I know I usually devote Thursdays to a one-off deconstruction, but nothing really hit me square between the eyes this week, possibly because my "viewing time" was mostly taken up with Priest, which left me largely feeling meh, and some gawd-awful Conan the Barbarian TV show that Husband found on Amazon Prime Video and which he coaxed me into watching because he finds it amusing when I scream in frustration at the television. (Just to give you a taste: the female love interest can't say "I want to have sexy times with you," she has to keep saying, "I want to make sons for you." Because it's a Primitive Culture, natch. *strangled gargle at the back of my throat*)
So I thought instead I'd talk about something I like, with a side ramble into why Darker and Edgier is something that crops up so often in the deconstructions around here. (Here's looking at you, Twilight.)
The Terrible Secret of Animal Crossing is a cross between a "Let's Play" and fanfic that attempts to make sense of the framework of the Animal Crossing video game series, and ends up spiraling into Lovecraftian madness. It's incredibly dark, completely disturbing, and although I'm not always one for graphic horror, I love it for the trapped helplessness it portrays. This story is not light reading; you have been warned.
TTSoAC is one reason why I hold fanfiction -- or I suppose I should say "derivative works" -- in such potentially high regard. The story of TTSoAC would never work as a stand-alone story: the reader would constantly be wondering at the strange setup of the plot. An eight-year-old is sent off to live in his own sparsely-furnished "house" in a walled property from which he cannot leave? He's expected to pay back his "debt" on the house by fishing and digging up fossils? His parents never notice he's missing or demand to visit him? The other inhabitants of the walled property are giant talking animals? What?! That doesn't make any sense. The whole story -- everything that follows from that setup -- simply wouldn't work because it's so artificial as to be nonsensical. If the author created both the setup and the Lovecraftian story, the reader would rebel because the whole thing would seem too convenient and artificial -- the setup would appear to be laboriously worked in order for the Lovecraftian nightmare to occur.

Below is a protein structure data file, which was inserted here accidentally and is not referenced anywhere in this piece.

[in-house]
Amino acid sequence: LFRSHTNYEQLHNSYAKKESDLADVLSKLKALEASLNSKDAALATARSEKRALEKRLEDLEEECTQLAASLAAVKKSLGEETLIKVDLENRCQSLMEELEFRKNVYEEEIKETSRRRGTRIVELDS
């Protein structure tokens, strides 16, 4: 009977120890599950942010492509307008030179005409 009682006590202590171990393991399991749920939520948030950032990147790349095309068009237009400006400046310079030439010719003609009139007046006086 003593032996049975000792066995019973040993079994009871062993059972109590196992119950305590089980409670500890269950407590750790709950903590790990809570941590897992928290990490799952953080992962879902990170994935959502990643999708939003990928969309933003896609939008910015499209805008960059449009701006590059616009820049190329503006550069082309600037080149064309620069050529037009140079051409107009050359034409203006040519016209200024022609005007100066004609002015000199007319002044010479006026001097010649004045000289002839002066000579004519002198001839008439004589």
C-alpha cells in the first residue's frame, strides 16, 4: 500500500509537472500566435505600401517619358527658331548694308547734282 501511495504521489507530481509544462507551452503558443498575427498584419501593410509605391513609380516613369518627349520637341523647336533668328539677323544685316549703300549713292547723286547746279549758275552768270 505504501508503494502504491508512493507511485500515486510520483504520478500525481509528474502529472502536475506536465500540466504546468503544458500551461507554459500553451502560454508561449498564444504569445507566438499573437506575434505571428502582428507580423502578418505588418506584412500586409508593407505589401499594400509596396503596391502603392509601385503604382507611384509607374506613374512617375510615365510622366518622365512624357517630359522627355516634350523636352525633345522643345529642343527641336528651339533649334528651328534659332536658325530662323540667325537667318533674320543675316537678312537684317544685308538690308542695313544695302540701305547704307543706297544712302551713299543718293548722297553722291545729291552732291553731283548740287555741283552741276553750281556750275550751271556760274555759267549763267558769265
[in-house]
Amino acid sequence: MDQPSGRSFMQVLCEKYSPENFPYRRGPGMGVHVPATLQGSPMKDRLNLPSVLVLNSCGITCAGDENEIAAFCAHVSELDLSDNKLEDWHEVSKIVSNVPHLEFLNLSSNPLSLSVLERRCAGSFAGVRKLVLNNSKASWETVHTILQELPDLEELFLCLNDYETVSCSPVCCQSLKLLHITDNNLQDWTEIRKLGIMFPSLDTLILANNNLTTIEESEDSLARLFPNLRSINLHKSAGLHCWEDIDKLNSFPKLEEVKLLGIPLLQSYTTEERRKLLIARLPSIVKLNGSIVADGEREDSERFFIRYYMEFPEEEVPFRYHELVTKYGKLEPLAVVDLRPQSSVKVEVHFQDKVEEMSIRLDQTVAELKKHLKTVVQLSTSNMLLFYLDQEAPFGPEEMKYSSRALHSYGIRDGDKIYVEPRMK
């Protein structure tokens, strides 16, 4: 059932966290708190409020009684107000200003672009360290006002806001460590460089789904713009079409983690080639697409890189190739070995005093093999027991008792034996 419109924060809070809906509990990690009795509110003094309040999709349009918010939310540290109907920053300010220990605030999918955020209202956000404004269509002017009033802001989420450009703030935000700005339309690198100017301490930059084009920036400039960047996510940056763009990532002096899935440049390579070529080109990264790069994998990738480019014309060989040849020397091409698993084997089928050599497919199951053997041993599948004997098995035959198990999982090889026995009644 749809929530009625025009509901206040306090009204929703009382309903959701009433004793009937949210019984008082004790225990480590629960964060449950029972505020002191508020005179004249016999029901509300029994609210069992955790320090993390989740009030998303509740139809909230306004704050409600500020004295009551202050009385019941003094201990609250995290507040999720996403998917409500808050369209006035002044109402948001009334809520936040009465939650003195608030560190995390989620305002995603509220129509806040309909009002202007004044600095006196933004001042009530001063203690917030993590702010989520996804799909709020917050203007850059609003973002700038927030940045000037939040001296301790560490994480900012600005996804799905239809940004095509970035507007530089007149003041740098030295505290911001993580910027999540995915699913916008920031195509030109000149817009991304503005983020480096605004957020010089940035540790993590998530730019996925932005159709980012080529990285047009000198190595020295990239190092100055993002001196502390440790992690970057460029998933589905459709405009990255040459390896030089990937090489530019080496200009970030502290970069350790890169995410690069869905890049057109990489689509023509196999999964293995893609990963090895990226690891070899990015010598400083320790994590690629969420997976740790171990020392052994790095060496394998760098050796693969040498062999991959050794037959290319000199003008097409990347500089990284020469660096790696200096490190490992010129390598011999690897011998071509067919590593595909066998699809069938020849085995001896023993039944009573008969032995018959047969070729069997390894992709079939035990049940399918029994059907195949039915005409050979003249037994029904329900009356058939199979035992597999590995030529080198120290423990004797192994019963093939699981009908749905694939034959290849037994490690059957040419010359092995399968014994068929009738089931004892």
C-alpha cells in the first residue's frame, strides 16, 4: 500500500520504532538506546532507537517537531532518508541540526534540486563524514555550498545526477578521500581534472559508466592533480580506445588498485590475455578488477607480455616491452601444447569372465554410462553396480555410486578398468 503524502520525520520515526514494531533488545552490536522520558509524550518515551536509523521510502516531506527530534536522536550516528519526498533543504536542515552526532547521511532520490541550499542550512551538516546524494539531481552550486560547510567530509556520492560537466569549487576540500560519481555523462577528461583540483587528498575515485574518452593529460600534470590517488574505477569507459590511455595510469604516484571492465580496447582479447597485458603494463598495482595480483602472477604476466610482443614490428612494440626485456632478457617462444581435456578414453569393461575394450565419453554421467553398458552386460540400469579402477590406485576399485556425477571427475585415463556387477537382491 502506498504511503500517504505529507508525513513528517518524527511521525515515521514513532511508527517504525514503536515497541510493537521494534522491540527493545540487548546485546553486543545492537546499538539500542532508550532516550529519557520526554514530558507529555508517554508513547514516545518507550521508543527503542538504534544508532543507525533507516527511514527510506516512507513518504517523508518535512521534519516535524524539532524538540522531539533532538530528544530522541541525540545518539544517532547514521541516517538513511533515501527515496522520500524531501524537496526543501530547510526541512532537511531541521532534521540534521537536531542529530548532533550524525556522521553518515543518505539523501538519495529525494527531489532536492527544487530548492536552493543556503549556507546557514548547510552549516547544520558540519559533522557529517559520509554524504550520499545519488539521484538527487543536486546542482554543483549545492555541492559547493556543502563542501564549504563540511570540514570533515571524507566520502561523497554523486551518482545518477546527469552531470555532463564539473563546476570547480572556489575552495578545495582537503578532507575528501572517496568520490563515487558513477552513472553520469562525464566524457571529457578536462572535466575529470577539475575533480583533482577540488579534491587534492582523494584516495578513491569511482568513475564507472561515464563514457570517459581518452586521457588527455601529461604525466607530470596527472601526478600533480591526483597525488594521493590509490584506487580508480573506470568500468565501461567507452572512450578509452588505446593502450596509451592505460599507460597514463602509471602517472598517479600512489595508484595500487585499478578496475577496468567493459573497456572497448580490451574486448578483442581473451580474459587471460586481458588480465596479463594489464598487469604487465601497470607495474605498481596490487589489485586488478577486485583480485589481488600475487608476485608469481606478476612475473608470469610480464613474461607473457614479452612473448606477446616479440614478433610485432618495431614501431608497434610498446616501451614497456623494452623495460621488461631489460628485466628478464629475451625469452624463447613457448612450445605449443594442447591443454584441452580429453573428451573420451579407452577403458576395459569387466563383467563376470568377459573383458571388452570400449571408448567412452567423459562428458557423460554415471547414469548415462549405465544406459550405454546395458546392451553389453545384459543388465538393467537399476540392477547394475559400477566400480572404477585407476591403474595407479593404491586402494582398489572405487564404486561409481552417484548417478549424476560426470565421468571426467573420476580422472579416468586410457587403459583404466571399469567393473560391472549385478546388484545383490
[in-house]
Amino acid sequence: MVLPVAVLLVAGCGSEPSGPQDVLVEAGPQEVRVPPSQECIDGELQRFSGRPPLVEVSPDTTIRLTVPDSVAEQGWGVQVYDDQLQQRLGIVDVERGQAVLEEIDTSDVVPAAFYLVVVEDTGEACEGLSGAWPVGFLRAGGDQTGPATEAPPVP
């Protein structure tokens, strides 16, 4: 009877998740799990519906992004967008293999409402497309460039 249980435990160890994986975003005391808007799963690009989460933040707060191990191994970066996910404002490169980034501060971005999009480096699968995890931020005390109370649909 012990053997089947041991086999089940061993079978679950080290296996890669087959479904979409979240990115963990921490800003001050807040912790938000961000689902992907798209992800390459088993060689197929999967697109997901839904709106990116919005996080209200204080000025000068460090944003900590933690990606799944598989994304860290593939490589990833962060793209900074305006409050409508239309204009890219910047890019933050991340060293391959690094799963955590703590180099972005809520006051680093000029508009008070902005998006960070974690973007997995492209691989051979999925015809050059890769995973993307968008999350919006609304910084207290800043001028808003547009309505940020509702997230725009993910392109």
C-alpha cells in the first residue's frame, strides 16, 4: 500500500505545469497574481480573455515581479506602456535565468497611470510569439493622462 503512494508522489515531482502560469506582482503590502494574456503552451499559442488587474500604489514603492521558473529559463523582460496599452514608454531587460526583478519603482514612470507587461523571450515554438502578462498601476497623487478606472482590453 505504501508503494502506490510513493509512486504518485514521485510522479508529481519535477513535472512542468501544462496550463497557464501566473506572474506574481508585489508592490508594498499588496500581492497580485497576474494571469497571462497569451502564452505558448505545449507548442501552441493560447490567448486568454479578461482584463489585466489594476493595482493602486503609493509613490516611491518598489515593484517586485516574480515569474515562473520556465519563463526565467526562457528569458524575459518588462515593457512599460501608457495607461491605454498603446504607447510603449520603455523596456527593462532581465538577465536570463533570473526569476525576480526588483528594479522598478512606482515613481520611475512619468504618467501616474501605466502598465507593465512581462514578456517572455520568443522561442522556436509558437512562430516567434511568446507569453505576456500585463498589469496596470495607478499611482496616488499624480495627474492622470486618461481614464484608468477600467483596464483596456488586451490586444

On the other hand, the story of TTSoAC works beautifully as a derivative work because all those problematic backstory elements already exist in the Animal Crossing video game. By starting with something that the audience already accepts and by using as a framework a background that someone else provided and which is set in stone, the author is able to pick apart everything that is Terribly Wrong about this setup and then glue the pieces back together into something truly terrifying and utterly messed up. The story is original, but the foundation provided by the pre-existing work is crucial, not so much as a source of inspiration, but rather as a concrete backstory that the reader will not question and the author can creatively riff off of. Best of all, the fanfiction stands well on its own but at the same time retroactively improves the original: people bought and played Animal Crossing (myself included) because of this fanfiction.
What's interesting to me about TTSoAC is how well it works with the concepts of Crapsaccharine World and Sugar Apocalypse, and this got me thinking recently about the Twilight deconstructions and where they send my rambling mind. I think it can't be a coincidence that so many of the one-off riffs that appear in the comments on the deconstructions are essentially attempts to make the series a little darker and edgier, and I ask myself why that is.
Vampires and werewolves and powerful families hellbent on maintaining a dangerous secret are all rife within the pages of the Twilight series, but for all that, the series doesn't feel very dark to me. Maybe it's because so many of the powerful characters are unabashedly devoted to Bella -- it's a bit hard to imagine Bella in serious danger when the entire Cullen clan (expect maybe Rosalie) would fight to hell and back for her, and then too there's a nearby clan of beefy werewolves ready to die for her honor. Perhaps it would have been better for the love triangle in particular and the story in general if Edward's family and Jacob's clan had been opposed to the match, perhaps even to the point of hostility to Bella herself.